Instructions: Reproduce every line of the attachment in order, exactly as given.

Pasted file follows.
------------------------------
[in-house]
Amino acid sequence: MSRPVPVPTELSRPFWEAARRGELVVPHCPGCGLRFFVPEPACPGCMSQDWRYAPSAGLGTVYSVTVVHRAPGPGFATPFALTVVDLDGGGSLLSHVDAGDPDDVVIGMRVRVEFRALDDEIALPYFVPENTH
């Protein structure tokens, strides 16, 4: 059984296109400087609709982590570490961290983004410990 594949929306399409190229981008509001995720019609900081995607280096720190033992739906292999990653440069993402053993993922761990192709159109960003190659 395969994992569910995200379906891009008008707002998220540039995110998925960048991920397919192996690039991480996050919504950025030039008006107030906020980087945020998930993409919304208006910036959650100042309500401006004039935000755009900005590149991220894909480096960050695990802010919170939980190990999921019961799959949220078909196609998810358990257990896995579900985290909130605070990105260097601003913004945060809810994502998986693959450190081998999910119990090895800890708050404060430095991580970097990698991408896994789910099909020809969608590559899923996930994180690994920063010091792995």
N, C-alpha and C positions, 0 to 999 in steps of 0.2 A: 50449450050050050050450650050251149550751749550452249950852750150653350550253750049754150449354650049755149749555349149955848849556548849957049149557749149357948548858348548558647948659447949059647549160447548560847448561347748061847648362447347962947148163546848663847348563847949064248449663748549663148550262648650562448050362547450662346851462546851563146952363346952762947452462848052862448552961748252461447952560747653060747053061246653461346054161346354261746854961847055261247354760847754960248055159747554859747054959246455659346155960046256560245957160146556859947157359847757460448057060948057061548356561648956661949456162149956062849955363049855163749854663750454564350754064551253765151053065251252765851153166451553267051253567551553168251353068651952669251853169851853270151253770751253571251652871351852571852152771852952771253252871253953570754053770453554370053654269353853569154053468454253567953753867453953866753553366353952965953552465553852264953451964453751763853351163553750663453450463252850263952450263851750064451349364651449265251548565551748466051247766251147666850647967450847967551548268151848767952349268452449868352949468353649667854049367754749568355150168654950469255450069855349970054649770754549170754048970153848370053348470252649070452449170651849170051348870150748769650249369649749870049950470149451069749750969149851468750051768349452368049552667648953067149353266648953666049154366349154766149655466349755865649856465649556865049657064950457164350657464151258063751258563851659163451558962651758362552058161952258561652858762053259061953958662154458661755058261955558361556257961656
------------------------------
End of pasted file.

[in-house]
Amino acid sequence: MSRPVPVPTELSRPFWEAARRGELVVPHCPGCGLRFFVPEPACPGCMSQDWRYAPSAGLGTVYSVTVVHRAPGPGFATPFALTVVDLDGGGSLLSHVDAGDPDDVVIGMRVRVEFRALDDEIALPYFVPENTH
């Protein structure tokens, strides 16, 4: 059984296109400087609709982590570490961290983004410990 594949929306399409190229981008509001995720019609900081995607280096720190033992739906292999990653440069993402053993993922761990192709159109960003190659 395969994992569910995200379906891009008008707002998220540039995110998925960048991920397919192996690039991480996050919504950025030039008006107030906020980087945020998930993409919304208006910036959650100042309500401006004039935000755009900005590149991220894909480096960050695990802010919170939980190990999921019961799959949220078909196609998810358990257990896995579900985290909130605070990105260097601003913004945060809810994502998986693959450190081998999910119990090895800890708050404060430095991580970097990698991408896994789910099909020809969608590559899923996930994180690994920063010091792995």
N, C-alpha and C positions, 0 to 999 in steps of 0.2 A: 50449450050050050050450650050251149550751749550452249950852750150653350550253750049754150449354650049755149749555349149955848849556548849957049149557749149357948548858348548558647948659447949059647549160447548560847448561347748061847648362447347962947148163546848663847348563847949064248449663748549663148550262648650562448050362547450662346851462546851563146952363346952762947452462848052862448552961748252461447952560747653060747053061246653461346054161346354261746854961847055261247354760847754960248055159747554859747054959246455659346155960046256560245957160146556859947157359847757460448057060948057061548356561648956661949456162149956062849955363049855163749854663750454564350754064551253765151053065251252765851153166451553267051253567551553168251353068651952669251853169851853270151253770751253571251652871351852571852152771852952771253252871253953570754053770453554370053654269353853569154053468454253567953753867453953866753553366353952965953552465553852264953451964453751763853351163553750663453450463252850263952450263851750064451349364651449265251548565551748466051247766251147666850647967450847967551548268151848767952349268452449868352949468353649667854049367754749568355150168654950469255450069855349970054649770754549170754048970153848370053348470252649070452449170651849170051348870150748769650249369649749870049950470149451069749750969149851468750051768349452368049552667648953067149353266648953666049154366349154766149655466349755865649856465649556865049657064950457164350657464151258063751258563851659163451558962651758362552058161952258561652858762053259061953958662154458661755058261955558361556257961656